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Saturday, April 21, 2012

What Stress Can Do to You

There was once a quote (which I can’t seem to find in its exactitude) that said something to the effect of “If you're fighting an enemy that you just can't seem to hit, you may have to settle for the death of a thousand cuts." So you can die just as easily from a thousand little cuts as you can from one deep cut. 
So it is with stress.  Need I remind you of the phrase “stress kills?”  When this catch phrase first came out, it conjured up thoughts of some type of evil and pervasive force know as “stress” or an emotionally overwhelming event that not even the most hardened survivor could withstand. 

Now, when we think “stress kills” we associate it with more of a low-grade constant than an extreme event-like an irritating family member that is constantly at your side, needling you until you can’t take it another second and you want to rip their head off. 

The human fight or flight mechanism was meant to send a surge of energy in the form of sugar and hormone release to help us fend off serious danger.
Way back when, these dangers lurked around every corner.  You might be considered dinner to a mountain lion or be running for cover in a violent storm, or fighting to the death with a neighboring tribesman.  Those were some serious stressors-250,000 years ago.  Today, it looks a lot like this: 

Brriiiinnng!!!  After only 5 hours of sleep, it’s 5:00 am and another beautiful day in Southern California!  Time to open the blinds, get that coffee on, find that newspaper, walk the dog, make the lunches and get the shower out of the way before the kids get up.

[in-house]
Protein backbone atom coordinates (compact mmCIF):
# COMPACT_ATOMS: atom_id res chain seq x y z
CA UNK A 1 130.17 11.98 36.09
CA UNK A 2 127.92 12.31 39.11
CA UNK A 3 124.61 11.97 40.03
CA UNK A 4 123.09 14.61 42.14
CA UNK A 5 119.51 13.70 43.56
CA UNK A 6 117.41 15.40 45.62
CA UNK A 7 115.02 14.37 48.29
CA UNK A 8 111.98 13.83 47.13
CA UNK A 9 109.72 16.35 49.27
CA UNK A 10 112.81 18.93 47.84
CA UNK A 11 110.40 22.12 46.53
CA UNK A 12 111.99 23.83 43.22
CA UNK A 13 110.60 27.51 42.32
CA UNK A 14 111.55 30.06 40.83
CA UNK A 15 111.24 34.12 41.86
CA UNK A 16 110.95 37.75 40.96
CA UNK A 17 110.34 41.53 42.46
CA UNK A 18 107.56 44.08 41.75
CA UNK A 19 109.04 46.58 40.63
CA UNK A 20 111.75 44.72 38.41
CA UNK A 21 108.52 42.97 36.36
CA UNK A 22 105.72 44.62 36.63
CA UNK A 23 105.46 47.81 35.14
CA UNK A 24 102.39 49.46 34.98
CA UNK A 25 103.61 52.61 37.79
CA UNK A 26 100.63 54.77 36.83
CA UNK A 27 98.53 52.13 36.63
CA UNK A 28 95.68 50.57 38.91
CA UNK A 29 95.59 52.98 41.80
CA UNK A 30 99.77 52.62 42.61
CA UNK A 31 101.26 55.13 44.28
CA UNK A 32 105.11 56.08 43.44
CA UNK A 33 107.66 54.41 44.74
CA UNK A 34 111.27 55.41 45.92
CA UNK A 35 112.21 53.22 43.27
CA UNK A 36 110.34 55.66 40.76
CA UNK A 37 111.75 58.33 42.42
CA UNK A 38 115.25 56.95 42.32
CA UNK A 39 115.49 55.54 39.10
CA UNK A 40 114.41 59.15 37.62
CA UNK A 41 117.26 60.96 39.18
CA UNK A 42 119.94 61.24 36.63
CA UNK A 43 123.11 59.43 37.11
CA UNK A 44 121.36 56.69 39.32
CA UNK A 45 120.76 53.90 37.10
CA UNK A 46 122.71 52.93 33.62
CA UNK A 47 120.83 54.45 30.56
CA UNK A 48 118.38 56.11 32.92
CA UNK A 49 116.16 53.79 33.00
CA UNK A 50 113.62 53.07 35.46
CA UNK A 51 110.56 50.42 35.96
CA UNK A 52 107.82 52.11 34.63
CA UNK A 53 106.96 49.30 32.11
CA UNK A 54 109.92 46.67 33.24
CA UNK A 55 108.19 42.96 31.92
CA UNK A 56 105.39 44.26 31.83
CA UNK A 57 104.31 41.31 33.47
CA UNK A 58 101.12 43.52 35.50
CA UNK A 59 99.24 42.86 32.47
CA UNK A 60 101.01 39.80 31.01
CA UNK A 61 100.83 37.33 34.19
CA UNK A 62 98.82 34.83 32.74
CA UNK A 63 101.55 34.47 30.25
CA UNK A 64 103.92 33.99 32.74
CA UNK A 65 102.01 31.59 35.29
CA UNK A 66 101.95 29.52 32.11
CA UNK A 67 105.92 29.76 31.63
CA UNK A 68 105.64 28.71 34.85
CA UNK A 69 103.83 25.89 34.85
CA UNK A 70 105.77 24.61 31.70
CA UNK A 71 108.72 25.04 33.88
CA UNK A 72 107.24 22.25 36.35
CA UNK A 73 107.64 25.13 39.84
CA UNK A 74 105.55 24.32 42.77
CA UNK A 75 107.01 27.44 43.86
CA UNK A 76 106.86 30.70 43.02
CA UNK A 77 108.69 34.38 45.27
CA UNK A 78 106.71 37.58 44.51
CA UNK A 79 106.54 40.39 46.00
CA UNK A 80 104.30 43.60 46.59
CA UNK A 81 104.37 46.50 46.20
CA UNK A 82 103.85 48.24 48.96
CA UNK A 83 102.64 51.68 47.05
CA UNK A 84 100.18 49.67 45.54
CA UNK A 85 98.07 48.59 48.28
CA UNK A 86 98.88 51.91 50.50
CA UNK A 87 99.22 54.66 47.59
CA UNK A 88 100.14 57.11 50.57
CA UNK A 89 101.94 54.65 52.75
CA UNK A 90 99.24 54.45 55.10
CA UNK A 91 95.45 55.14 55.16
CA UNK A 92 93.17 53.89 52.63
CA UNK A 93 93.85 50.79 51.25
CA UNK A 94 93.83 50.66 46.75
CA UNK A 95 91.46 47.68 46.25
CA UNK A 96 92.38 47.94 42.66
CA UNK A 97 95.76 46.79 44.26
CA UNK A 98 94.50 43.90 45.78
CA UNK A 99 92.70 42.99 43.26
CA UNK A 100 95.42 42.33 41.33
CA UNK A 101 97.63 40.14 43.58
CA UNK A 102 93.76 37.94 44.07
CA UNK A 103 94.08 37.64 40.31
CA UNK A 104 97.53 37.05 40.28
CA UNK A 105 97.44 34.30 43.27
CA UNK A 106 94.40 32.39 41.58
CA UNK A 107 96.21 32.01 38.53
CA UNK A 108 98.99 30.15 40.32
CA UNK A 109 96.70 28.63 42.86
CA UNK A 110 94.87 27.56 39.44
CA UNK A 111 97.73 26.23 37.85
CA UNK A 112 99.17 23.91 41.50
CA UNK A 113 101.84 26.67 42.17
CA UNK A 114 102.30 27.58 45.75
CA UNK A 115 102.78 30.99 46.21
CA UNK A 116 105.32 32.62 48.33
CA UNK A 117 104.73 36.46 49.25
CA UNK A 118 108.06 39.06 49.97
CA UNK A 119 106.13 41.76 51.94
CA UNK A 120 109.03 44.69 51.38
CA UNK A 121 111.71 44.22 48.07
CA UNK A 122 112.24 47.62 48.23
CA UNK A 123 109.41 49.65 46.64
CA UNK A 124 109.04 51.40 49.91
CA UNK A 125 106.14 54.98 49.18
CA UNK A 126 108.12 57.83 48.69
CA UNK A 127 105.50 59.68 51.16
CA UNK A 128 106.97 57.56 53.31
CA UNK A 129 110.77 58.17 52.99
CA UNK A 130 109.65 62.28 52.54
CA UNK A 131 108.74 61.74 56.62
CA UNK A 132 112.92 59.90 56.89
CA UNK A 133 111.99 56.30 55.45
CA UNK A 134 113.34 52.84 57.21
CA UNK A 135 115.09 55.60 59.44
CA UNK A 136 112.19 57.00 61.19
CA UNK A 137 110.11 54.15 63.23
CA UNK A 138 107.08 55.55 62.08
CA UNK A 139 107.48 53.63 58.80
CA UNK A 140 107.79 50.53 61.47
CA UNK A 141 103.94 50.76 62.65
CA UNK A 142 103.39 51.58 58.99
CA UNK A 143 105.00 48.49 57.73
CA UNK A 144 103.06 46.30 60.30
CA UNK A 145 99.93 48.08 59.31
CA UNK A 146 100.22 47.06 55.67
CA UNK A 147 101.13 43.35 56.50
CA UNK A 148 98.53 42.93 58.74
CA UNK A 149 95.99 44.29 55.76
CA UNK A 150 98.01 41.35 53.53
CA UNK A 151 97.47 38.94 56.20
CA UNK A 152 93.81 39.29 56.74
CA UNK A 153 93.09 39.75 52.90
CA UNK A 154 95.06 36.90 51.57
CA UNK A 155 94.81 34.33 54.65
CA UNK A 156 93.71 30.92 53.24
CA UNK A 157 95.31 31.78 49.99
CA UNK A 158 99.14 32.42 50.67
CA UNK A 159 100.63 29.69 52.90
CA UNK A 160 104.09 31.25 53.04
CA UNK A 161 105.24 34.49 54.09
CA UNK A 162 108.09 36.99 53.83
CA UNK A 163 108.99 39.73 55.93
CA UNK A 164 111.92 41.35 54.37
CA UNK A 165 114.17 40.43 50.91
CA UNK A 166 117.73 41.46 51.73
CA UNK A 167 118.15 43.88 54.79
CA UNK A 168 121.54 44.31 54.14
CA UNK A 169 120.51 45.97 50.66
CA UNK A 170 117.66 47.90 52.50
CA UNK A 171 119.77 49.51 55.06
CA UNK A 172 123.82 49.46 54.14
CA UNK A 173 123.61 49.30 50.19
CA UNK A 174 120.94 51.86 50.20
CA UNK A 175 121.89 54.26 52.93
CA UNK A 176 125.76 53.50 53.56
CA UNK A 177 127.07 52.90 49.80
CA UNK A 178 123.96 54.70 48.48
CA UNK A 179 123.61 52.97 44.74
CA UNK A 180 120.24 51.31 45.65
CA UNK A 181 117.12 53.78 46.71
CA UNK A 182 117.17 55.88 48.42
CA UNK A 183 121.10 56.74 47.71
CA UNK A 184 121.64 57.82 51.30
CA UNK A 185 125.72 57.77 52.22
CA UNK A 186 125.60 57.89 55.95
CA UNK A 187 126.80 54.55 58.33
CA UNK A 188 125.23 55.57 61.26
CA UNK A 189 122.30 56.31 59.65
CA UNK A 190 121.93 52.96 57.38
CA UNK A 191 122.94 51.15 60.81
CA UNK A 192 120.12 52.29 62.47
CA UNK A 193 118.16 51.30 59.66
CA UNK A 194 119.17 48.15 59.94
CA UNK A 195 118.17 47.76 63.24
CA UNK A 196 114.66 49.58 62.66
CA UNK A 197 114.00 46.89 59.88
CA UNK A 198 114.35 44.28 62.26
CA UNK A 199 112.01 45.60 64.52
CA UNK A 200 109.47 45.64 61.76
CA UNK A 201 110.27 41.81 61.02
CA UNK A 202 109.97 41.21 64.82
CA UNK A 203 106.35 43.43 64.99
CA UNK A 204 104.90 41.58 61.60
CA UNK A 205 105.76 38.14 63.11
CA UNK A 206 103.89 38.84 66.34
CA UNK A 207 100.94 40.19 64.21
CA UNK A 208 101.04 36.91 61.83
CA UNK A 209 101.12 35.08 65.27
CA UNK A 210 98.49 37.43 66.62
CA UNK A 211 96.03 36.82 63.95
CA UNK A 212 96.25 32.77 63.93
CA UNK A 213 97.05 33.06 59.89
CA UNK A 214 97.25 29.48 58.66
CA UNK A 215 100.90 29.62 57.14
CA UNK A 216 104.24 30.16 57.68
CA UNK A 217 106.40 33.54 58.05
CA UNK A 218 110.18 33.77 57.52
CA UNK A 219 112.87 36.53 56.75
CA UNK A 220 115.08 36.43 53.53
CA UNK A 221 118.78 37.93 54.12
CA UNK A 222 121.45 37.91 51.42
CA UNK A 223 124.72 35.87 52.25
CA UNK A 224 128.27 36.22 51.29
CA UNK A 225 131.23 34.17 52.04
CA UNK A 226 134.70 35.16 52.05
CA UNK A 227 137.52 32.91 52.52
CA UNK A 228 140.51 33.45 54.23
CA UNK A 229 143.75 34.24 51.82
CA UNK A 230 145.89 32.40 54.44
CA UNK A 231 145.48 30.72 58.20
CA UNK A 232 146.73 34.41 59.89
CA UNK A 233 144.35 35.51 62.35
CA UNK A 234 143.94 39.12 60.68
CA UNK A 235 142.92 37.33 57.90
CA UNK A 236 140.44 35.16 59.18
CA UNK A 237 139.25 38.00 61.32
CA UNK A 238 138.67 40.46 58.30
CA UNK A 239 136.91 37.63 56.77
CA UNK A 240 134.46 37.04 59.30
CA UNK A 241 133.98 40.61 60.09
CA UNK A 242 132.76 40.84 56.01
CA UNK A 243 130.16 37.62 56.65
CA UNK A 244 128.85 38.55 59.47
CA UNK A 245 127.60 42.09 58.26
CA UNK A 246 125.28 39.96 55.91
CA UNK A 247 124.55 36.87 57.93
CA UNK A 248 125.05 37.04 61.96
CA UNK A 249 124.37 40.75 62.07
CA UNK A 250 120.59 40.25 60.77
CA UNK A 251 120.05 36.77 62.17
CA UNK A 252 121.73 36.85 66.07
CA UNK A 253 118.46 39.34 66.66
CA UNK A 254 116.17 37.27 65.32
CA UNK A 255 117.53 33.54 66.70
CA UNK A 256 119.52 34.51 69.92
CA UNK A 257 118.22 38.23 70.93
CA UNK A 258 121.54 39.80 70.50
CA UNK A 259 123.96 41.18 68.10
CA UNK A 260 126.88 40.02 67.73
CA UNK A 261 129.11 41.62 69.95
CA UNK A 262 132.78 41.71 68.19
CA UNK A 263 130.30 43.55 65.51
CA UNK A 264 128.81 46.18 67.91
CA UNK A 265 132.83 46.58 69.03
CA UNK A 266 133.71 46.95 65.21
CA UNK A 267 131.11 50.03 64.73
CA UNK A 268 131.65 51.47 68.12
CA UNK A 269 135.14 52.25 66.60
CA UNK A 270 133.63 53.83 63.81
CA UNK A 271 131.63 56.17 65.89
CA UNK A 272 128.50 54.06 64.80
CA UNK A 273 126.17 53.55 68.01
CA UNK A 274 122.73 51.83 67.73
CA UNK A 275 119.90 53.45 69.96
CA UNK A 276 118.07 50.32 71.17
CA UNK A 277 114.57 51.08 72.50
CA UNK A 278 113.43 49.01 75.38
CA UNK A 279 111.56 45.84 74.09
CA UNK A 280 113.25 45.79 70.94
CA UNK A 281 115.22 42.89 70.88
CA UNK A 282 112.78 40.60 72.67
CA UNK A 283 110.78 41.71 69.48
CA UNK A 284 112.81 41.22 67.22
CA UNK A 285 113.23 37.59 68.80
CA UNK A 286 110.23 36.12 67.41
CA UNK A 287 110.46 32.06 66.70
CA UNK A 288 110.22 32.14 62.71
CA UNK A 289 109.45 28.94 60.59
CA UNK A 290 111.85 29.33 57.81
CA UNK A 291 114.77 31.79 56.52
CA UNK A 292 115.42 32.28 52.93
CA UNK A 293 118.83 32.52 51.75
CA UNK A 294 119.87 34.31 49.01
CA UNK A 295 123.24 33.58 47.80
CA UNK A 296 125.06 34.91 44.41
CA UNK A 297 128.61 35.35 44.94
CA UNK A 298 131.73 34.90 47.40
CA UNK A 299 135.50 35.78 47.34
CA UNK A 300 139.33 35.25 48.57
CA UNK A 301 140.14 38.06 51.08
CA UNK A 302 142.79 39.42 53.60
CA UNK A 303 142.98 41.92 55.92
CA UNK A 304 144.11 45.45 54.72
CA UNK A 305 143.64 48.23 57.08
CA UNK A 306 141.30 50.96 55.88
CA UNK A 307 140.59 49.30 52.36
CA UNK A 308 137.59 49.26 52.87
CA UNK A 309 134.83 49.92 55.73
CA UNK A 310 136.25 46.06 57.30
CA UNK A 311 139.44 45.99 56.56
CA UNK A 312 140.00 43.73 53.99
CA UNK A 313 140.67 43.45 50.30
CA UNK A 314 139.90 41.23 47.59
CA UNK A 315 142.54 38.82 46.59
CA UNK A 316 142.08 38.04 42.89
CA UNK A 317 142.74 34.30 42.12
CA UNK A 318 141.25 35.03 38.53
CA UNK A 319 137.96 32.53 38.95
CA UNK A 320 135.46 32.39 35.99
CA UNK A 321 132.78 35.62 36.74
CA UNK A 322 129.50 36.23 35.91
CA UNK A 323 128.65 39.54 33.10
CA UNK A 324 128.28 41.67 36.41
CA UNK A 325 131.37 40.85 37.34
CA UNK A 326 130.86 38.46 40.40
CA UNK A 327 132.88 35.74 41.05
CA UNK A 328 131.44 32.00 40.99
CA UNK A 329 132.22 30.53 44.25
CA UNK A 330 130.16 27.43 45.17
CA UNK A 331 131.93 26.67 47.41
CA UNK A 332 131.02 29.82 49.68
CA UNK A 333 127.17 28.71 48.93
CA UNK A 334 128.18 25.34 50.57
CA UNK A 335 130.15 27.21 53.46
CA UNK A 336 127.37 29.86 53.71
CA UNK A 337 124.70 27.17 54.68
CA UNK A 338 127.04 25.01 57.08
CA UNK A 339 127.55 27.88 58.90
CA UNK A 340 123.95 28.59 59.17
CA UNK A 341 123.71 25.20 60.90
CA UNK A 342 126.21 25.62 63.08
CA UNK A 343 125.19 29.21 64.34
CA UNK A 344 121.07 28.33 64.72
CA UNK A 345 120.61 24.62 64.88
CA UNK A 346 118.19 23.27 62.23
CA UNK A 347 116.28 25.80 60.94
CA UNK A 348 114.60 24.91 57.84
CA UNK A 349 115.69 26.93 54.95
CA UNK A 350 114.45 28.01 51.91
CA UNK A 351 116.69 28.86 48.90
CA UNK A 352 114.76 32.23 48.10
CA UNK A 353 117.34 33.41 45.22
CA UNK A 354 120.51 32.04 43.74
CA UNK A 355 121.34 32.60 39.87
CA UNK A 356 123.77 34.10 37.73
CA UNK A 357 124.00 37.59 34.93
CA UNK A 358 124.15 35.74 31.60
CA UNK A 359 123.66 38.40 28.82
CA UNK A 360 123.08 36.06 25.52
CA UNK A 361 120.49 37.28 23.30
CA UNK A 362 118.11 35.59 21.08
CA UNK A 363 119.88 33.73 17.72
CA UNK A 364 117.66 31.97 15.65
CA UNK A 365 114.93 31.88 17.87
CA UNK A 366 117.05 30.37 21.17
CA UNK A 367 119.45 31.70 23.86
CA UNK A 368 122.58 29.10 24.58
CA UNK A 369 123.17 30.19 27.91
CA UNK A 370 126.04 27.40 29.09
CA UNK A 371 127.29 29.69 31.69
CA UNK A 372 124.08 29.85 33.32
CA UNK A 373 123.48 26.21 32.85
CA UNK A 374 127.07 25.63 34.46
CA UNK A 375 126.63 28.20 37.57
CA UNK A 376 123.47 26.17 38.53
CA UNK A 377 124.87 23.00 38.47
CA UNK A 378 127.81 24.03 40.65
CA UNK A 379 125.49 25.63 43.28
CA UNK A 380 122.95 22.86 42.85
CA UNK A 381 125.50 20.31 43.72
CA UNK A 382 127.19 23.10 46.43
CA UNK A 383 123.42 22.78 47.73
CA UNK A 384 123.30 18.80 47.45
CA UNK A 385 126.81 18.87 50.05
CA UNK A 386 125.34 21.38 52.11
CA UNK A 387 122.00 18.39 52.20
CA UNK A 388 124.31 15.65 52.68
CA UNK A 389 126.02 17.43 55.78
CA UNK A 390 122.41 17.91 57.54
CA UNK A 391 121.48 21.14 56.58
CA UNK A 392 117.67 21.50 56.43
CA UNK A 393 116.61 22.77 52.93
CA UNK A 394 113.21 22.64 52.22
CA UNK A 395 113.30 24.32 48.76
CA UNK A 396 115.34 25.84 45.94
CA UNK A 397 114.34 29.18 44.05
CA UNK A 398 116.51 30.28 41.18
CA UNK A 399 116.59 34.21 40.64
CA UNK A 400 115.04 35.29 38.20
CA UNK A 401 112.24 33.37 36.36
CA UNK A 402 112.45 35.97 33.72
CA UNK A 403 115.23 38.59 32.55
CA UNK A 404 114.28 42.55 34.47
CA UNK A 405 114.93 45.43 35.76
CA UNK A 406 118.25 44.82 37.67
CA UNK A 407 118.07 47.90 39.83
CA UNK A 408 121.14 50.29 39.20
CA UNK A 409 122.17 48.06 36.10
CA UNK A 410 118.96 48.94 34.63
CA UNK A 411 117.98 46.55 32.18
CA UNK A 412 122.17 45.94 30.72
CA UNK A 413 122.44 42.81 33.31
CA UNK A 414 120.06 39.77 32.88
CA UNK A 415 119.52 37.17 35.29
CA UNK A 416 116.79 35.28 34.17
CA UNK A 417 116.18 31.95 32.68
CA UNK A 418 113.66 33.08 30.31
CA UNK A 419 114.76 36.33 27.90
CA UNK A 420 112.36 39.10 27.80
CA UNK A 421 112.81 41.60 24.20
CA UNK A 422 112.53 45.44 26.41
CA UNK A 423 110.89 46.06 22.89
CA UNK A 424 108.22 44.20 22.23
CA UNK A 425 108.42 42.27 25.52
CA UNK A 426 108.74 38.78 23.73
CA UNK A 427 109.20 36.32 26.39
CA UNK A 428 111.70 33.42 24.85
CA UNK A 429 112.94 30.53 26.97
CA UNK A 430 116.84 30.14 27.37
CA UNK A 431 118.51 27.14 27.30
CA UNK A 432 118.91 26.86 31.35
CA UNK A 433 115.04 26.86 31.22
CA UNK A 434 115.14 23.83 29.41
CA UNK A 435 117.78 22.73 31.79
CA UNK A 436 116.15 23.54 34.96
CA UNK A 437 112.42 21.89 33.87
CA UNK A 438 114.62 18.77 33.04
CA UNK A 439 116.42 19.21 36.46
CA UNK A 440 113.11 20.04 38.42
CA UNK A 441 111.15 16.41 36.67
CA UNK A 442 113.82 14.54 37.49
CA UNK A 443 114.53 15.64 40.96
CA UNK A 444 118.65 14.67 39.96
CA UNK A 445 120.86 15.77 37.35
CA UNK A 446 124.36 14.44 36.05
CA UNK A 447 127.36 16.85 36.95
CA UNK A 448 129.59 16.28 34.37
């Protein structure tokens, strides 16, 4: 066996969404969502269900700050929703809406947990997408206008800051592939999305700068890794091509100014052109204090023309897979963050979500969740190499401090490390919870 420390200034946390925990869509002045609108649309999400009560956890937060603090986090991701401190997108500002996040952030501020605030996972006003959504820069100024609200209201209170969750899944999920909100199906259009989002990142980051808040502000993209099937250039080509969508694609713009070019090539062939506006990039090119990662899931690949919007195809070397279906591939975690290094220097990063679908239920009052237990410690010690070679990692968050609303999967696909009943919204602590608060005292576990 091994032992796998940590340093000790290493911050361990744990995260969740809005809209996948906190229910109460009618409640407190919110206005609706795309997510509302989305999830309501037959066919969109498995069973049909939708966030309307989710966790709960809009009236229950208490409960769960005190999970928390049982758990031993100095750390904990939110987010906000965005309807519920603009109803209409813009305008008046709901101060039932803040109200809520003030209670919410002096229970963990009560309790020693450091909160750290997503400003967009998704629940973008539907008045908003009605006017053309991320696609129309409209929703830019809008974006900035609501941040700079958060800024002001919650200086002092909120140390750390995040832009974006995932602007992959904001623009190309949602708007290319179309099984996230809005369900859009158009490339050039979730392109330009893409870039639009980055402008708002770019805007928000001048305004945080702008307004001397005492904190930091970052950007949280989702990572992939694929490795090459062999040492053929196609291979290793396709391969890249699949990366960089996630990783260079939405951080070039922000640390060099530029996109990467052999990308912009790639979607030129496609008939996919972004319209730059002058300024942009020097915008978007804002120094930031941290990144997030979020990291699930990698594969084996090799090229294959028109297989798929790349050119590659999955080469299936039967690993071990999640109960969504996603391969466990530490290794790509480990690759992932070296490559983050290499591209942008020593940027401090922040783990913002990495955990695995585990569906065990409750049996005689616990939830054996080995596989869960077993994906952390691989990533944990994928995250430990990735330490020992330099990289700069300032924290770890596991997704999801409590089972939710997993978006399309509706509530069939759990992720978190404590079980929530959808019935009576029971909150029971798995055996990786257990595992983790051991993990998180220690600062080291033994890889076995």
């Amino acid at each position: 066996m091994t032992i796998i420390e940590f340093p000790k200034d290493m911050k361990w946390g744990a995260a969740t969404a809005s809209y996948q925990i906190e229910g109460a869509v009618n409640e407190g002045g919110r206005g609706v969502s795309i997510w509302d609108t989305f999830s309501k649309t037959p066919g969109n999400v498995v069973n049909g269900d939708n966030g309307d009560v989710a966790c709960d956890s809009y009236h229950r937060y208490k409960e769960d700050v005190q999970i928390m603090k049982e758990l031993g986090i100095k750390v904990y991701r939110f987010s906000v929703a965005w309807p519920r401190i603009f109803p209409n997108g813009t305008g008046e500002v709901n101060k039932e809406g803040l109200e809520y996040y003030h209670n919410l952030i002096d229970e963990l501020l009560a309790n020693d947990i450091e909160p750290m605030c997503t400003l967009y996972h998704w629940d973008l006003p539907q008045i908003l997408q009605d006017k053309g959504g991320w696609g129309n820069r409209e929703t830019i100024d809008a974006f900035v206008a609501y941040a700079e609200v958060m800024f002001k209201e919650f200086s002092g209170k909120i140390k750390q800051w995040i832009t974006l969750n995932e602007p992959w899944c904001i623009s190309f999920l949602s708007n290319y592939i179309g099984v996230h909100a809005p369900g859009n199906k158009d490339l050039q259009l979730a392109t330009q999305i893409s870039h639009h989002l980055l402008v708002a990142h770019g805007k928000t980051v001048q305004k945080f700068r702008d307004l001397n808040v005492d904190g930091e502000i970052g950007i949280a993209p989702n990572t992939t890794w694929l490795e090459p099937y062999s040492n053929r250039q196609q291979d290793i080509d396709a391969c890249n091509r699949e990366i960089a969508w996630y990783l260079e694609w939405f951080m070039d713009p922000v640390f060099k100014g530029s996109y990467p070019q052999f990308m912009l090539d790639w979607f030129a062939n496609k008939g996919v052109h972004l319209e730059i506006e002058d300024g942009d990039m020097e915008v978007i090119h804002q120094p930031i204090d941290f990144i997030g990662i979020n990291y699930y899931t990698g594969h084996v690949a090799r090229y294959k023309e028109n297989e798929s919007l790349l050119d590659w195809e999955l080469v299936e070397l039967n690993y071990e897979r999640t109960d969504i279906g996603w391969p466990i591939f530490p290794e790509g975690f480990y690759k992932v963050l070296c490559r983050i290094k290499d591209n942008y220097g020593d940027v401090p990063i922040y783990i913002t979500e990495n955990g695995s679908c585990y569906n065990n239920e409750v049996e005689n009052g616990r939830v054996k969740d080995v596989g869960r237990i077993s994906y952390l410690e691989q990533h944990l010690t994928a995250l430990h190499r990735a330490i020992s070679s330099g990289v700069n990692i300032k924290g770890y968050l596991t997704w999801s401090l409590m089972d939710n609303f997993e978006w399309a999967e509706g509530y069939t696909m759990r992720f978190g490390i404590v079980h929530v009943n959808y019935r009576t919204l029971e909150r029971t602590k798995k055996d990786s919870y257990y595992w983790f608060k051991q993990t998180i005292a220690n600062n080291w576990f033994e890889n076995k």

Too late. Number one child is already up and throwing a tantrum because she can't find the jeans she plans on wearing to school today.  "What are they doing in the wash?" she says, "I didn't put them there!"  "No, you left them in a ball on the floor in the hallway so I assumed they were dirty," you tell her.  "Well they weren't! Now I have nothing to wear today!" she shouts behind her as she slams her bedroom door-which secretly makes you happy because maybe, the slamming door will wake up child number two and you won't have to resort to turning his mattress upside down and spilling him onto the floor in order to get him out of bed.  Unfortunately for him, no sound is emanating from his room.  You start to make your way down the hall…..
Now that the kids are finally out the door you have precisely ten minutes to get yourself showered and out the door to work-yet another morning that you'll have to resort to putting on your make-up in the car; something you keep promising yourself you won't do anymore-it's so dangerous!  But thankfully the motionless LA traffic always makes it possible.
You haven't even arrived at work yet and your boss is already calling on your cell phone going on and on about something. You have no idea what she's talking about and just hope you can sneak behind your desk and assess the situation before she notices you’ve arrived and starts demanding answers.
Now, after running around the office all day like a chicken with your head cut off all the while fielding ten to fifteen "personal" phone calls from your husband, son, daughter, and mother (don't they know you're trying to work here!)-it's just about time to go home-thank God!